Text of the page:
City life: Tel Aviv

With a playground of sweeping golden beaches and an infectious zest for life, Tel Avivians have perfected the art of living well. Travel to this Israeli city, where the food will seduce, the history will intrigue and the nightlife is bold

By Sarah Barrell
Published 22 May 2019, 14:56 BST
Street in Tel Aviv
Street in Tel Aviv
Photograph by AWL Images

It’s the height of summer. Hot bodies pose at landmark beach hotels the David InterContinental and Dan Panorama. Standing in the surf looking inland, the Dan’s Technicolor facade, designed by Israeli artist Yaacov Agam, makes for a distinctive navigation point. Not that I need it. All manner of maps and travel apps are accessible on my phone via free wi-fi recently launched by Tel Aviv’s local council.

Flip through the pages of local magazines and you’re sure to stumble on stories of Israeli apps being bought by Google. And you can’t walk into a Tel Aviv coffee shop without finding it’s the de-facto office of young tech entrepreneurs. But for now, I’m seeking something more lo-fi: I’m heading to the library.

On the seafront boulevard — a greenway that extends for more than a mile — boys on bikes ride past one-handed, surfboards expertly tucked underarm. I walk, feet quickly falling into a rhythm with the ‘tok-tok-tok’ of matkot, coastal Israel’s ubiquitous bat-and-ball game. At Metzitzim Beach I find the library: a colourful little cart newly parked on the sand, containing over 500 books in five languages, borrowed on an honour system.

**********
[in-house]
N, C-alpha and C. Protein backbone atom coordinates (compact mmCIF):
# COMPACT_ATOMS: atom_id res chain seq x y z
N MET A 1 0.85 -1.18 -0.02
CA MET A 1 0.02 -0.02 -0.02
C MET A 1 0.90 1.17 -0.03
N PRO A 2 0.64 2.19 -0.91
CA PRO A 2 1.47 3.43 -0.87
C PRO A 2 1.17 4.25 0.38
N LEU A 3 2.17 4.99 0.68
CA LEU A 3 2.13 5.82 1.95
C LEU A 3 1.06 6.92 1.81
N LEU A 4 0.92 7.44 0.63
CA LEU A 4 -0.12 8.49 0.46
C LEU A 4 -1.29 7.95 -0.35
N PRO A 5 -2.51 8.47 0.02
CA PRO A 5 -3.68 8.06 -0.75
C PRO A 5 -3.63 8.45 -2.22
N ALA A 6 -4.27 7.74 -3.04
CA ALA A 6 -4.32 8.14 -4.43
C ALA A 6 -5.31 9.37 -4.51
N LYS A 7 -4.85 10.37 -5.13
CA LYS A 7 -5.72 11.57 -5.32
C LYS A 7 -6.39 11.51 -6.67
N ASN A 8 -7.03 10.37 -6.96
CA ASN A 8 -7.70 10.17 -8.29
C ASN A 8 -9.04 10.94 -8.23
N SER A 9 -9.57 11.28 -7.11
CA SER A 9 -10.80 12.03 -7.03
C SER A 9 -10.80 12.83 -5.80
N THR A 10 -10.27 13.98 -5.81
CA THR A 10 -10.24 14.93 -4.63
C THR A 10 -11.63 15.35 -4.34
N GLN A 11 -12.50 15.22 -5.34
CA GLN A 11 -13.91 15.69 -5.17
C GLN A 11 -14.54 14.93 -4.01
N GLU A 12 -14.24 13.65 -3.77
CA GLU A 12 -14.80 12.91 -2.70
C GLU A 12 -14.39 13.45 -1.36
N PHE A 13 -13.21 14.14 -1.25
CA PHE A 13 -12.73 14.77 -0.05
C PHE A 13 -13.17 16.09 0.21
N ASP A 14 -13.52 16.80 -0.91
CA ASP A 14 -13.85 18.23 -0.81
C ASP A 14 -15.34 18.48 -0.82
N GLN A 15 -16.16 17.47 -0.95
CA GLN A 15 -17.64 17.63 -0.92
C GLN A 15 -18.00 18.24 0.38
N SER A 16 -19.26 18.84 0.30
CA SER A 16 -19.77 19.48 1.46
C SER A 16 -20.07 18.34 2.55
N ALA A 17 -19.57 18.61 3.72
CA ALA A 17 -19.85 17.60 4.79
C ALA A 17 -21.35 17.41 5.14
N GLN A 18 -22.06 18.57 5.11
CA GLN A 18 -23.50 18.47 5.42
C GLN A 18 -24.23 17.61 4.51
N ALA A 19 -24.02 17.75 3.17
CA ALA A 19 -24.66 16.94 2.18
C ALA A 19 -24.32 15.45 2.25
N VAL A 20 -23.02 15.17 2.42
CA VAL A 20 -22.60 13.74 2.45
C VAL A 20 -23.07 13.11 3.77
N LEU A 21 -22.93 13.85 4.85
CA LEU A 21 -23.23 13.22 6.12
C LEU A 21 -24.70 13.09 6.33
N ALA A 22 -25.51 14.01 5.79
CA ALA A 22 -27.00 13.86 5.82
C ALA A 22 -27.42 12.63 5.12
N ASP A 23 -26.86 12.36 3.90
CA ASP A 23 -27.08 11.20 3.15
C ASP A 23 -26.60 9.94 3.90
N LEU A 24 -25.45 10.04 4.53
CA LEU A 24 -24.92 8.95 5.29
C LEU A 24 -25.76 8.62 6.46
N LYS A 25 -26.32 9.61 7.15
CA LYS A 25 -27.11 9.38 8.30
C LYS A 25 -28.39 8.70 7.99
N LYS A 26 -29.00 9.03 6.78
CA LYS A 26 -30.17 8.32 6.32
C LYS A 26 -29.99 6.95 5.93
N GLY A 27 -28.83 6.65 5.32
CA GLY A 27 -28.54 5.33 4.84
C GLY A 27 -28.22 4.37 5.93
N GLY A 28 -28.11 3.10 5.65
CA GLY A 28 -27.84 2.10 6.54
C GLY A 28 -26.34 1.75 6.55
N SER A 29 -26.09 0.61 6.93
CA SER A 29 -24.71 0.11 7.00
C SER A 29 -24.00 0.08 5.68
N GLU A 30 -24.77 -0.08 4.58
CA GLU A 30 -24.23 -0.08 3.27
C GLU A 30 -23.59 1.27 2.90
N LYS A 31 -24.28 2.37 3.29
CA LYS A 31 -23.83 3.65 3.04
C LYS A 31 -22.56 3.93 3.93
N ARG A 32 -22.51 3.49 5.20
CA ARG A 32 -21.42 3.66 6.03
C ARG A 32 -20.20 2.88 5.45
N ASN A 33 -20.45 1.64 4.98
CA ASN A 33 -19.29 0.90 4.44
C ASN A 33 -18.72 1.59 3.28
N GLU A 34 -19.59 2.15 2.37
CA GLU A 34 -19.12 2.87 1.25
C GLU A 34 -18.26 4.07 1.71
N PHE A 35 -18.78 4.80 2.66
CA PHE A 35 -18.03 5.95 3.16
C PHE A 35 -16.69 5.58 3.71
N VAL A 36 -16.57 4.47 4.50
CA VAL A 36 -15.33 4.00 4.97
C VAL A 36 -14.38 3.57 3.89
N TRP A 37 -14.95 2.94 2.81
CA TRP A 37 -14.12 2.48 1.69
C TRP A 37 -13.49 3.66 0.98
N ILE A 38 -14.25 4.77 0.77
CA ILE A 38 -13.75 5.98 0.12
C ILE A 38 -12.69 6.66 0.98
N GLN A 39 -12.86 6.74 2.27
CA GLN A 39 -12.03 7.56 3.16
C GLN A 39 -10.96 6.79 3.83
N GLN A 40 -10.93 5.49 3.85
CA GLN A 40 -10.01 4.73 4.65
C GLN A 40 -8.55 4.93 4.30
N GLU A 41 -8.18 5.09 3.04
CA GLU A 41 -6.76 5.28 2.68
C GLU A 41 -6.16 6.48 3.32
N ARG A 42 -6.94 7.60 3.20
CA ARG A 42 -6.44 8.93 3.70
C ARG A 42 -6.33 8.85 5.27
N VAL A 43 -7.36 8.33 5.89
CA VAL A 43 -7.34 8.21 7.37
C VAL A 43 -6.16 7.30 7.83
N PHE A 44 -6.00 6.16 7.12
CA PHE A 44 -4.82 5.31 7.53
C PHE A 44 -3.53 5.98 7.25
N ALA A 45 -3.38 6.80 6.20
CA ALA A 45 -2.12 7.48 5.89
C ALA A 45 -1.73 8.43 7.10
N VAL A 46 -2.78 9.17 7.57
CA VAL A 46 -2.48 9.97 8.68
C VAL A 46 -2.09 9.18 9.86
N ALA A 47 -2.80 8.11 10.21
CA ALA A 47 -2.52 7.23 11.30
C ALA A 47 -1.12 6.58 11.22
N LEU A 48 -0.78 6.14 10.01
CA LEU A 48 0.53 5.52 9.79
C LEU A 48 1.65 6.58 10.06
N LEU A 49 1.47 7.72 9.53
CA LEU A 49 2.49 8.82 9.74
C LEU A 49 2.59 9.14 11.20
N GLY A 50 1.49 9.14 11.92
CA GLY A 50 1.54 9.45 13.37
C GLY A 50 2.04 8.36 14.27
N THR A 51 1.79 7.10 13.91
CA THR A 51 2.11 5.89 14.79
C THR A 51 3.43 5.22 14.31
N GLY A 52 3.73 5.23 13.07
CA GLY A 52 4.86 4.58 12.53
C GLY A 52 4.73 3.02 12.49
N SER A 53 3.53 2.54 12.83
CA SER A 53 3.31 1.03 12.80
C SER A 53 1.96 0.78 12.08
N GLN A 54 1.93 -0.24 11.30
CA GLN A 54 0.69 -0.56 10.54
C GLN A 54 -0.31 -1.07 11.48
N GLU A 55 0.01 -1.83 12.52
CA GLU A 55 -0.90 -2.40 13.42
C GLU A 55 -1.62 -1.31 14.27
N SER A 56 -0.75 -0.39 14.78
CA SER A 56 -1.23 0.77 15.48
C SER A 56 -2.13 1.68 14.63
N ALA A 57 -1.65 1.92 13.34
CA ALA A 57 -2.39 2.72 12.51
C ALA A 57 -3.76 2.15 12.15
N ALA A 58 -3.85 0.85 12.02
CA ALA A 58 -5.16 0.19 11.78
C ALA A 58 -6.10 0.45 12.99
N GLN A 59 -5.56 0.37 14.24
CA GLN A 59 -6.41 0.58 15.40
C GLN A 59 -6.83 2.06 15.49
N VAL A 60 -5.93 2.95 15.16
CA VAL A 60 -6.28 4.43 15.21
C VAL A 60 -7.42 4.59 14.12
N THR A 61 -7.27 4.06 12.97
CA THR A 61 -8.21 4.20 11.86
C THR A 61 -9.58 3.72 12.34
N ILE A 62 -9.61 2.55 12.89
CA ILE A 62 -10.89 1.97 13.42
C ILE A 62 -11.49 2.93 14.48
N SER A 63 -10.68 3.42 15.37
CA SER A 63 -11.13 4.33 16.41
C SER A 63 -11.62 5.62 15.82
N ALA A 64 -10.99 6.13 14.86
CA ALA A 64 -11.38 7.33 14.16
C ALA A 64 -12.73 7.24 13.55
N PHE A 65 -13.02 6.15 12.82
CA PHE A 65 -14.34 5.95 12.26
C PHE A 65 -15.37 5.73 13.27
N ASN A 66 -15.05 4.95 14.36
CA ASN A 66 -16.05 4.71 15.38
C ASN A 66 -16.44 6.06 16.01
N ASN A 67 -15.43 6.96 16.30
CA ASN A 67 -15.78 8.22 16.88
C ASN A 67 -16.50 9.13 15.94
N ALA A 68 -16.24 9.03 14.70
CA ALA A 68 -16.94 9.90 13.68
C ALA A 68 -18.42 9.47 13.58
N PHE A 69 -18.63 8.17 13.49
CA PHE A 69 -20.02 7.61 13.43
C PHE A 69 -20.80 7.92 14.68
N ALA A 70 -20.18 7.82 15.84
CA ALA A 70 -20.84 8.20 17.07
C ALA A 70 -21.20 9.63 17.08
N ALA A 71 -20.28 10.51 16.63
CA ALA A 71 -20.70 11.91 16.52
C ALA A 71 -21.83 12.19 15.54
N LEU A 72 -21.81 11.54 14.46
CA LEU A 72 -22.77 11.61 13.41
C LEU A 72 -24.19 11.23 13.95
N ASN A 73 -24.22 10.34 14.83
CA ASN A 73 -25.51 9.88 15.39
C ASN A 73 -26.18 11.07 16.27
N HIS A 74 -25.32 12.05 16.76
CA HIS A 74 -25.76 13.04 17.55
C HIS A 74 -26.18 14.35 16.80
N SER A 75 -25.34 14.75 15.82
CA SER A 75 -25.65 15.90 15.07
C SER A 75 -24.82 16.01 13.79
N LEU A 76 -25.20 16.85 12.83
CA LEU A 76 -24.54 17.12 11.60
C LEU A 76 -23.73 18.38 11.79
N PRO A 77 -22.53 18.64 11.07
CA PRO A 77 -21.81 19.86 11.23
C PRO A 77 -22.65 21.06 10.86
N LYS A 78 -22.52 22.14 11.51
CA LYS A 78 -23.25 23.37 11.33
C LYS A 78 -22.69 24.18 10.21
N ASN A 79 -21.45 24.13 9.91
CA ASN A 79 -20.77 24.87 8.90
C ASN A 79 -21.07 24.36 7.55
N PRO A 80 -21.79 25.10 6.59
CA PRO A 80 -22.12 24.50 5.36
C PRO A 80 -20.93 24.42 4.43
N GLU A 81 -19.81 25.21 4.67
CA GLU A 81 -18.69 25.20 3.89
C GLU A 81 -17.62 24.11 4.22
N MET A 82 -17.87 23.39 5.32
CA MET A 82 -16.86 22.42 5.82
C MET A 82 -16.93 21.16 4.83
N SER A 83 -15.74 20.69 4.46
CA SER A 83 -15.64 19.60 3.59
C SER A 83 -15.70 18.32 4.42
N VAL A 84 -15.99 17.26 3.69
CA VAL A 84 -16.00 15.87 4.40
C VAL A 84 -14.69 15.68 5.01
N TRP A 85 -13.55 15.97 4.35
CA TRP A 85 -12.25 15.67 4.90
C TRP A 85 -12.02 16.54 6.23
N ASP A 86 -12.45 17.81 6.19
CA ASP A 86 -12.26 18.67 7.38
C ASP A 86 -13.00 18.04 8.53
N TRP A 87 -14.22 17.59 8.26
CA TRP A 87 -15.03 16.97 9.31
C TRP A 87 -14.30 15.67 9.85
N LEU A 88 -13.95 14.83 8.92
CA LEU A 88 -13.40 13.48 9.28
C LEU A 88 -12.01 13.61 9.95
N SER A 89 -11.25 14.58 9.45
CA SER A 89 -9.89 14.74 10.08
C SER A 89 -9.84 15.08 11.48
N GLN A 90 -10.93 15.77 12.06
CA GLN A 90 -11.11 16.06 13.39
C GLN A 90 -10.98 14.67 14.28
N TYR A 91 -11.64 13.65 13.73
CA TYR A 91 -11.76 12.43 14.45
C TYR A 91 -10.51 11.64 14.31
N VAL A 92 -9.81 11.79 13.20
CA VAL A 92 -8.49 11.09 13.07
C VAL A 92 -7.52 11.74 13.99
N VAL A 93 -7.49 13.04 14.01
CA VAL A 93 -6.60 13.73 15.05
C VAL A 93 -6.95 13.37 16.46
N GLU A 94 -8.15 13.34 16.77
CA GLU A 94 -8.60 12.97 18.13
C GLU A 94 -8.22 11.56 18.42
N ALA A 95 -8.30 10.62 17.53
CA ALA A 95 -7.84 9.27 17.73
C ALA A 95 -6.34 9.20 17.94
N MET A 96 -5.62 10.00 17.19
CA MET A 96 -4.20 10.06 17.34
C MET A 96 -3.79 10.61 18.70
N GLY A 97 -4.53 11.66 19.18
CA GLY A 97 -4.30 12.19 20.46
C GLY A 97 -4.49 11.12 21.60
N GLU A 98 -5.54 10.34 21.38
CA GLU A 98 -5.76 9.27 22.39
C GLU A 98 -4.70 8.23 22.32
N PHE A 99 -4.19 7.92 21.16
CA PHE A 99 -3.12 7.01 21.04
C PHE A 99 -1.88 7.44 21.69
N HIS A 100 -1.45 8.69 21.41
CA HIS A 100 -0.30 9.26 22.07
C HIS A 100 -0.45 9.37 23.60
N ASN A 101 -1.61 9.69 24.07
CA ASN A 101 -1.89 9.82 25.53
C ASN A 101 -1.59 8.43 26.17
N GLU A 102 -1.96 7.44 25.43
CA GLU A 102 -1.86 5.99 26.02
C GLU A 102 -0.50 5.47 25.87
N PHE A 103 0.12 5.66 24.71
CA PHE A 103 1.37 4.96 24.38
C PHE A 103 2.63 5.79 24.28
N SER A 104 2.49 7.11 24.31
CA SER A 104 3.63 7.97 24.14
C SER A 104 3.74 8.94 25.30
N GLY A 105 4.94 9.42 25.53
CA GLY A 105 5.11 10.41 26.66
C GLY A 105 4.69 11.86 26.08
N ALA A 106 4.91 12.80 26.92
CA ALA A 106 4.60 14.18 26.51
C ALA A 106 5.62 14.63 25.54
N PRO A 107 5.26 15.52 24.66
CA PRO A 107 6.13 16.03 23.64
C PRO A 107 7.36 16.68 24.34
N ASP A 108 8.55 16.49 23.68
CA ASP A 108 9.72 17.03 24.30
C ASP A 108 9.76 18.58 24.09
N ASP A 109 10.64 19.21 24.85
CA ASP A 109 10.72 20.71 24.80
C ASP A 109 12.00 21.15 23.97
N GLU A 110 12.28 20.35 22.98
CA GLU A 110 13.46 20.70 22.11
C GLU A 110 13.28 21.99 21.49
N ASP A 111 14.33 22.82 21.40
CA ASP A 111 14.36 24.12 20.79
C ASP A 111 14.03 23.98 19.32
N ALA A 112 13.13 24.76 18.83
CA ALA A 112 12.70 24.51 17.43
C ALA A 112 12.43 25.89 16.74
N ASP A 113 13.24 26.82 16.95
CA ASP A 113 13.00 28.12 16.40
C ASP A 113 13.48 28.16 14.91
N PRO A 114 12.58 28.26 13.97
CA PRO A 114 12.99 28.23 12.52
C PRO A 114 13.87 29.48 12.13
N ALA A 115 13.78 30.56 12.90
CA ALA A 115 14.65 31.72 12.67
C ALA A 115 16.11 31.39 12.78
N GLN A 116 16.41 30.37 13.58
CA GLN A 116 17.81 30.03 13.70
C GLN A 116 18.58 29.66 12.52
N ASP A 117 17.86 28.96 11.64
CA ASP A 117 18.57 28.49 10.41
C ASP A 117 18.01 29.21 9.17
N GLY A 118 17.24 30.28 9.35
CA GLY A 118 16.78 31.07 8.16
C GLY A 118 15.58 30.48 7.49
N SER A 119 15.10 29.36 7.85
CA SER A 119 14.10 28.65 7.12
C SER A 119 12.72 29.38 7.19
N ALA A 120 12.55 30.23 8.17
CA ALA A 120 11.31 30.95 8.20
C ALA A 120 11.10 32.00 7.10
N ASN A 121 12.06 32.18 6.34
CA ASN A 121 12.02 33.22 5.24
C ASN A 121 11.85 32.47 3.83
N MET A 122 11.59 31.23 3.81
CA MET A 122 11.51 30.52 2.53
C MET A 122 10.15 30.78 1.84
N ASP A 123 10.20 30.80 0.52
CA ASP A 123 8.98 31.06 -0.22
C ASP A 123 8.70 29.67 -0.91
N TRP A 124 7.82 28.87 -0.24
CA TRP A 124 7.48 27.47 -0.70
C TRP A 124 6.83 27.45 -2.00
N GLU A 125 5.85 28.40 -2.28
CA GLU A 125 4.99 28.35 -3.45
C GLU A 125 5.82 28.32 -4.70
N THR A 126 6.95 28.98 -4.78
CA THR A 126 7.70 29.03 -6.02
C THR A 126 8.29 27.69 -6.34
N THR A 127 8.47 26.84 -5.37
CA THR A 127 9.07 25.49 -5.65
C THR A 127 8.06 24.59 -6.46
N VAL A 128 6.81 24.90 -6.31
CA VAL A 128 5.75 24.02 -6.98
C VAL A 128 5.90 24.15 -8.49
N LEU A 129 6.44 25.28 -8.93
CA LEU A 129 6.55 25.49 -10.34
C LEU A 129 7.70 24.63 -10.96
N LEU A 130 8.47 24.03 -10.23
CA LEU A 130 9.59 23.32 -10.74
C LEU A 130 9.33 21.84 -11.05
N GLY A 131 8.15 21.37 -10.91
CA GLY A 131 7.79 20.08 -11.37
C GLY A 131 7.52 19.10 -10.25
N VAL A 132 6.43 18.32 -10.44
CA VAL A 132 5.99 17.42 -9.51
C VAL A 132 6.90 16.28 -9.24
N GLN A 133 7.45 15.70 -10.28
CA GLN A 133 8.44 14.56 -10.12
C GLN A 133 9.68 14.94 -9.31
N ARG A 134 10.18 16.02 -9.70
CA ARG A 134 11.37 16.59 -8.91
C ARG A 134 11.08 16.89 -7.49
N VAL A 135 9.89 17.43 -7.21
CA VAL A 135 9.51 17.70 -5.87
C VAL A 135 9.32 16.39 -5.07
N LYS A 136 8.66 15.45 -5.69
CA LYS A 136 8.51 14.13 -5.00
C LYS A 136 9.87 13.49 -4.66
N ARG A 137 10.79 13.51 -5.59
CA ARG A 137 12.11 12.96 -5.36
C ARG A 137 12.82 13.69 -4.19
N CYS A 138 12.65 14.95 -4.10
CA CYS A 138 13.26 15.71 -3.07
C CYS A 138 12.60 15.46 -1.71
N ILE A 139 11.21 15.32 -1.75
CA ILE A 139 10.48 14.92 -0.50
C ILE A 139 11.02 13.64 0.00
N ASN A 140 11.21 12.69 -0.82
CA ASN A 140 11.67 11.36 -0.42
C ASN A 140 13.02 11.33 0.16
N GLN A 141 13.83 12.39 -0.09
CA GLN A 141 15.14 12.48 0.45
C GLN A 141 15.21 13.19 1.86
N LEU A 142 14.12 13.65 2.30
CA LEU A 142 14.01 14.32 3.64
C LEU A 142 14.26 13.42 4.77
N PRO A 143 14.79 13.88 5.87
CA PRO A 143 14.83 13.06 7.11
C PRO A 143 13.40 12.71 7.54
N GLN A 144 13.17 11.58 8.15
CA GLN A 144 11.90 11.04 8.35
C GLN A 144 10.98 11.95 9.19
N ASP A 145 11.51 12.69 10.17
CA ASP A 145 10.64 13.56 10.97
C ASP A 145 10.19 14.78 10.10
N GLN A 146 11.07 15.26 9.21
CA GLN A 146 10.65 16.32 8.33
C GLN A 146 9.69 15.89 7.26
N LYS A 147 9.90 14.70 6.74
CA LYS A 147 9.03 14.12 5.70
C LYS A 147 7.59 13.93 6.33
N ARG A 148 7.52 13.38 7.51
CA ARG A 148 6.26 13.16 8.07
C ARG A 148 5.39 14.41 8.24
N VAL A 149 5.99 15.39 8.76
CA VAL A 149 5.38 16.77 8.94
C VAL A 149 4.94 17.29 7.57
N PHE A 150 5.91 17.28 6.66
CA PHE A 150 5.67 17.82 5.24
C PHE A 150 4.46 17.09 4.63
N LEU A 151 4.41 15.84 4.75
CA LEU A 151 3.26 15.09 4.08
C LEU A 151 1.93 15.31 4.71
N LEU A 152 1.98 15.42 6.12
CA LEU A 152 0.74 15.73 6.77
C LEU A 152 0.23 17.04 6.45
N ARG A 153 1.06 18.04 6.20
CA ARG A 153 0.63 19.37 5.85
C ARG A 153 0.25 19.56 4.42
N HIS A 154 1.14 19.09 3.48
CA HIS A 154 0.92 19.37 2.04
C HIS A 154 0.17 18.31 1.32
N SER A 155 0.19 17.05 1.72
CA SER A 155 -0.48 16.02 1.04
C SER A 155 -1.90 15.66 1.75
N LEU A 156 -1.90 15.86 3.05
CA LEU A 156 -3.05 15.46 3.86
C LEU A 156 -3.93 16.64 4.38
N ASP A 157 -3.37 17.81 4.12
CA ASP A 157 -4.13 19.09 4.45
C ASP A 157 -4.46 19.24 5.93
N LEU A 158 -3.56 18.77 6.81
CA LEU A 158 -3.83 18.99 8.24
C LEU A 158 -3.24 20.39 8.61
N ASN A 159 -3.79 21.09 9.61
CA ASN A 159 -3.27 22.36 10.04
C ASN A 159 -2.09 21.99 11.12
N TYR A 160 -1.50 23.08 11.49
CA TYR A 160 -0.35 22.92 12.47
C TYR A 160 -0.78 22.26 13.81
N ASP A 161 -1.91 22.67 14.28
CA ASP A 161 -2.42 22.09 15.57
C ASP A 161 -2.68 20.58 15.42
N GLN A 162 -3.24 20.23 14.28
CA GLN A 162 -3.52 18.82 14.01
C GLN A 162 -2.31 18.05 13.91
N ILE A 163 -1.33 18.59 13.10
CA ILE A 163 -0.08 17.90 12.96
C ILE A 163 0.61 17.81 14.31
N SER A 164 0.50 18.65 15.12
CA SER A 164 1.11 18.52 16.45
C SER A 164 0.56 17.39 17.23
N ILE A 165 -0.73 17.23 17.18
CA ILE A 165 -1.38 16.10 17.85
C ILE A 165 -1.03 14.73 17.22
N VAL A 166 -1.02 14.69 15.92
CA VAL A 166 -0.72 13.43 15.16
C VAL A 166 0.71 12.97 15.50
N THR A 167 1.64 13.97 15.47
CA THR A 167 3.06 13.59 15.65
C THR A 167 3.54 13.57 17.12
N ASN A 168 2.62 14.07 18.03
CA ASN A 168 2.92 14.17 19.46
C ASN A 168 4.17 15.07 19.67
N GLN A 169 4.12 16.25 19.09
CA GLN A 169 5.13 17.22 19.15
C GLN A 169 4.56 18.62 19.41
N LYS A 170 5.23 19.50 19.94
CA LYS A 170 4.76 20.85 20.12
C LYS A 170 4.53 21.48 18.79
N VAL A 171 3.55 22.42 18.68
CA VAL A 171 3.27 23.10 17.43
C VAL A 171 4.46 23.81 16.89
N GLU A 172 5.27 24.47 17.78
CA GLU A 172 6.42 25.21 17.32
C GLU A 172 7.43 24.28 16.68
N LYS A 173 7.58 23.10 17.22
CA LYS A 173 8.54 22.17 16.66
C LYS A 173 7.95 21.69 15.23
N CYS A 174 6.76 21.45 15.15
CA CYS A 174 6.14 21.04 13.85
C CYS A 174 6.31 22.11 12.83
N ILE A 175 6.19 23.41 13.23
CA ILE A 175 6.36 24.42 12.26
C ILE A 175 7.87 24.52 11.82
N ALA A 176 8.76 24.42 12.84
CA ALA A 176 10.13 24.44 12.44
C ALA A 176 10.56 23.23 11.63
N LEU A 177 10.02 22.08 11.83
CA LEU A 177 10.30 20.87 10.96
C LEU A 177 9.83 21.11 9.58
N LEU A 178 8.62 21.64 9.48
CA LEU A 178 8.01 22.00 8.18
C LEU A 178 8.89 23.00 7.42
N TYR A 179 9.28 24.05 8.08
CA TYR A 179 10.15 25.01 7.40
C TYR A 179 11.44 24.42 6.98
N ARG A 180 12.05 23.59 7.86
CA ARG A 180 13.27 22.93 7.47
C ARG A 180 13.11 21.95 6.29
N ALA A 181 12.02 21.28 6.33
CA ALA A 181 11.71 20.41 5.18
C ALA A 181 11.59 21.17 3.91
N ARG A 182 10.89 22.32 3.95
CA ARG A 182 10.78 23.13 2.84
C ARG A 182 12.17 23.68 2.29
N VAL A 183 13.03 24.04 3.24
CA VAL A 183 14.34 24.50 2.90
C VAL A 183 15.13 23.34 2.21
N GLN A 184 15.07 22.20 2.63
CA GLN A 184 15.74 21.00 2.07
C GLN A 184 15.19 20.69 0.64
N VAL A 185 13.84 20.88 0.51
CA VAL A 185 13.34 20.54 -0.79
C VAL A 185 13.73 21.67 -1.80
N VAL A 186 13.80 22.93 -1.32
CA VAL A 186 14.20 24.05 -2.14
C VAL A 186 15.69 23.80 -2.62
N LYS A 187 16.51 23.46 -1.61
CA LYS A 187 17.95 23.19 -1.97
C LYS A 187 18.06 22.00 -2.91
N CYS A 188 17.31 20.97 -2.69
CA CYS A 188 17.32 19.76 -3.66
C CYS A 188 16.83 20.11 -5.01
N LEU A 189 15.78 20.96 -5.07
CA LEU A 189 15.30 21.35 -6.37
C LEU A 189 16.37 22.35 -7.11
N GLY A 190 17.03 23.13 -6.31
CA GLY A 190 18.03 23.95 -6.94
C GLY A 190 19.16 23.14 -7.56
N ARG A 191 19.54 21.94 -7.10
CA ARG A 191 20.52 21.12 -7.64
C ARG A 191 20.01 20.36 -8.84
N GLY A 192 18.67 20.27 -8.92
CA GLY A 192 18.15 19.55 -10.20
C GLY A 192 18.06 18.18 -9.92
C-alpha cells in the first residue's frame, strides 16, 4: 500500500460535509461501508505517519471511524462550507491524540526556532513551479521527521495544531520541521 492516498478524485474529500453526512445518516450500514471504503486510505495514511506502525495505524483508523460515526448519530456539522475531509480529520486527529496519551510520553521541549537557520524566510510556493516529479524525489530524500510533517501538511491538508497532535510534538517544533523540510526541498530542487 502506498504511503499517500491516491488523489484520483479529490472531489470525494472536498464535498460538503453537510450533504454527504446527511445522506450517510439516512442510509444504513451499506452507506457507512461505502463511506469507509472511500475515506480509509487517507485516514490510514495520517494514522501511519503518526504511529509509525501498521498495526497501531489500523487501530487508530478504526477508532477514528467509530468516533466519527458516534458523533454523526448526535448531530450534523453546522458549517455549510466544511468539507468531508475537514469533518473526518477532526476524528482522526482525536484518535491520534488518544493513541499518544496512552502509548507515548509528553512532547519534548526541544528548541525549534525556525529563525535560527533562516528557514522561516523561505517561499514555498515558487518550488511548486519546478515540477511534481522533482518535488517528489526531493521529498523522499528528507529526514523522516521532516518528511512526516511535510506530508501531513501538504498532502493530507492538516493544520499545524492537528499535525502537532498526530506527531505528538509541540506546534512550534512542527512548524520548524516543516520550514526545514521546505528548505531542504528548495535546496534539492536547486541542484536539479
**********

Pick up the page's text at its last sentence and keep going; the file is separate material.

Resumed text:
I’m tempted to pick a book and flop onto the sand but the nearby Old Port district is calling, with air-con, sleek boutiques and cafes selling gourmet pitta sandwiches — a fad pioneered by eccentric Israeli master chef Eyal Shani. After nearly a decade of restoration, the port is said to be Israel’s second-most-visited site, after Jerusalem’s Western Wall. It certainly seems feasible. As the surf pounds against artfully renovated sea walls, families, couples and groups vie for a shady cafe seat where they can eat and watch Tel Aviv do what it does best: enjoy itself, in style.


Any tour of Tel Aviv’s sights should start in Jaffa, the city’s atmospheric old Arab port. Until 1950, this hilly web of cobbled alleys and Ottoman buildings was a city in its own right. A new tourist office smartphone app details five historic walking routes and some 70 sights with audio/video guides — a great way to get a sense of Tel Aviv’s rich and complex history. But it’s equally great just to wander about and inevitably get lost.

“People think of synagogues as closed places,” says local artist Varda Ghivoly, whom I chat to in a Jaffa back alley. She takes my hand and ushers me inside the teeny Libyan Synagogue to see her grandson reading from the Torah. “But we’re a welcoming community here,” she smiles. Near St Peter’s Church, I admire her playfully sculpted Zodiac Fountain — horoscope signs are a motif that runs through Jaffa’s streets.

A great way to appreciate Tel Aviv’s thriving arts scene is by joining a free walking tour, covering everything from satirical graffiti to the curvilinear architecture seen in buildings in and around Rothschild Boulevard. But innovative architecture isn’t confined to Rothschild’s Bauhaus buildings, as the bold geometric new wing at the Tel Aviv Museum of Art will attest— home to the world’s largest collection of Israeli art, plus a lively programme of film screenings and citywide arts tours.